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On Subgrid Models and Filter Operations in Large Eddy Simulations

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  • 1 Meteorological Office, Bracknell, Berkshire, United Kingdom
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Abstract

Large eddy simulations use a subgrid model, which is characterized by a length scale that is often related to the scale of the computational mesh by a numerical constant, Cs. Mason and Callen argued that this subgrid model and its length scale define and impose the filter operation of the simulation. They saw Cs as a measure of numerical accuracy. Others have sought to link the filter operation to the computational mesh and have viewed Cs as needing determination for correct implementation. Here tests with a high resolution of 224 × 224 × 200 grid points are found to confirm Mason and Callen’s view. These simulations are also used together with lower-resolution simulations to illustrate the degree of convergence achieved. Some erroneous features of the simulations are identified through this test.

For the case of buoyant convection, the buoyancy dependence of the subgrid model is further examined. Most available subgrid models allow for buoyancy fluxes changing the level of the subgrid energy but only allow stable buoyancy gradients to modify the subgrid length scale—a reduction in this case. In contrast to most applications, it has been suggested that for a fixed filter operation, the subgrid length scale should always have a buoyancy dependence and should increase, in a finite way, with unstable buoyant transfer. Here an examination of spectral behavior in high-resolution simulations supports such an approach and shows that the model with the buoyancy-dependent length scale is indeed consistent with a fixed filter operation. The more conventional models are shown to have less satisfactory behavior.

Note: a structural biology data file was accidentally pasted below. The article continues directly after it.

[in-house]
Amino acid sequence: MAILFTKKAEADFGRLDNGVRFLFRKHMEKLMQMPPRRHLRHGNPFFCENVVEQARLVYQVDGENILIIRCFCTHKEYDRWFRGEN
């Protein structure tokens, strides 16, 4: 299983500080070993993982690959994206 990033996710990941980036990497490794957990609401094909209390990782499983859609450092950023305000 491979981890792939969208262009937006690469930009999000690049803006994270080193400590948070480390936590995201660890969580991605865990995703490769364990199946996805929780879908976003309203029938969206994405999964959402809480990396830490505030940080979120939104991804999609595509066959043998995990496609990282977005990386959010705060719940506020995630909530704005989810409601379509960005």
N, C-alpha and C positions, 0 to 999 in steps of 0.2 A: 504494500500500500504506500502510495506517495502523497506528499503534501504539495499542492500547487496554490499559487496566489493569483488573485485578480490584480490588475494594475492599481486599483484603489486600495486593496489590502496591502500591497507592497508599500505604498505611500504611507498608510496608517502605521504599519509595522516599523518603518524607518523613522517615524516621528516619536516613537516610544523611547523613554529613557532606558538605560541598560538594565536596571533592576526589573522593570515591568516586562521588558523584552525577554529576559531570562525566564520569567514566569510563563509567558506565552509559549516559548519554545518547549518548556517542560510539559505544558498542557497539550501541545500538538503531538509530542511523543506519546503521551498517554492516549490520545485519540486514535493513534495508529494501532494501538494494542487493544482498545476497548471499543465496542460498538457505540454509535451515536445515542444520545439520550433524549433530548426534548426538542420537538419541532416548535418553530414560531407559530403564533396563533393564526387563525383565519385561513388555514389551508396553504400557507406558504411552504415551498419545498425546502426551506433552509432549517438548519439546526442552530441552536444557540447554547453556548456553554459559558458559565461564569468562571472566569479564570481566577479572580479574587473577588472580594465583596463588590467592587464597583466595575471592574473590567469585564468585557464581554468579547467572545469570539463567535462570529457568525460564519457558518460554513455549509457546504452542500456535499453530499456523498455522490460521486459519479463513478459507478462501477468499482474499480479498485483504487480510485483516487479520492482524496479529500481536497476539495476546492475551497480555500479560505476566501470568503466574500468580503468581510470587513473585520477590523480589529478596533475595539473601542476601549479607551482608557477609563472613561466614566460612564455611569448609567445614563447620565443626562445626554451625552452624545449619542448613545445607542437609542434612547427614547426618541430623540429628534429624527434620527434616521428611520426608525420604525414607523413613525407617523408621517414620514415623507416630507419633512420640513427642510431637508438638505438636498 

Corresponding author address: Dr. Andrew R. Brown, Meteorological Office, Bracknell, Berkshire RG12 2SZ, United Kingdom.

Email: arbrown@meto.gov.uk

Abstract

Large eddy simulations use a subgrid model, which is characterized by a length scale that is often related to the scale of the computational mesh by a numerical constant, Cs. Mason and Callen argued that this subgrid model and its length scale define and impose the filter operation of the simulation. They saw Cs as a measure of numerical accuracy. Others have sought to link the filter operation to the computational mesh and have viewed Cs as needing determination for correct implementation. Here tests with a high resolution of 224 × 224 × 200 grid points are found to confirm Mason and Callen’s view. These simulations are also used together with lower-resolution simulations to illustrate the degree of convergence achieved. Some erroneous features of the simulations are identified through this test.

For the case of buoyant convection, the buoyancy dependence of the subgrid model is further examined. Most available subgrid models allow for buoyancy fluxes changing the level of the subgrid energy but only allow stable buoyancy gradients to modify the subgrid length scale—a reduction in this case. In contrast to most applications, it has been suggested that for a fixed filter operation, the subgrid length scale should always have a buoyancy dependence and should increase, in a finite way, with unstable buoyant transfer. Here an examination of spectral behavior in high-resolution simulations supports such an approach and shows that the model with the buoyancy-dependent length scale is indeed consistent with a fixed filter operation. The more conventional models are shown to have less satisfactory behavior.

Corresponding author address: Dr. Andrew R. Brown, Meteorological Office, Bracknell, Berkshire RG12 2SZ, United Kingdom.

Email: arbrown@meto.gov.uk

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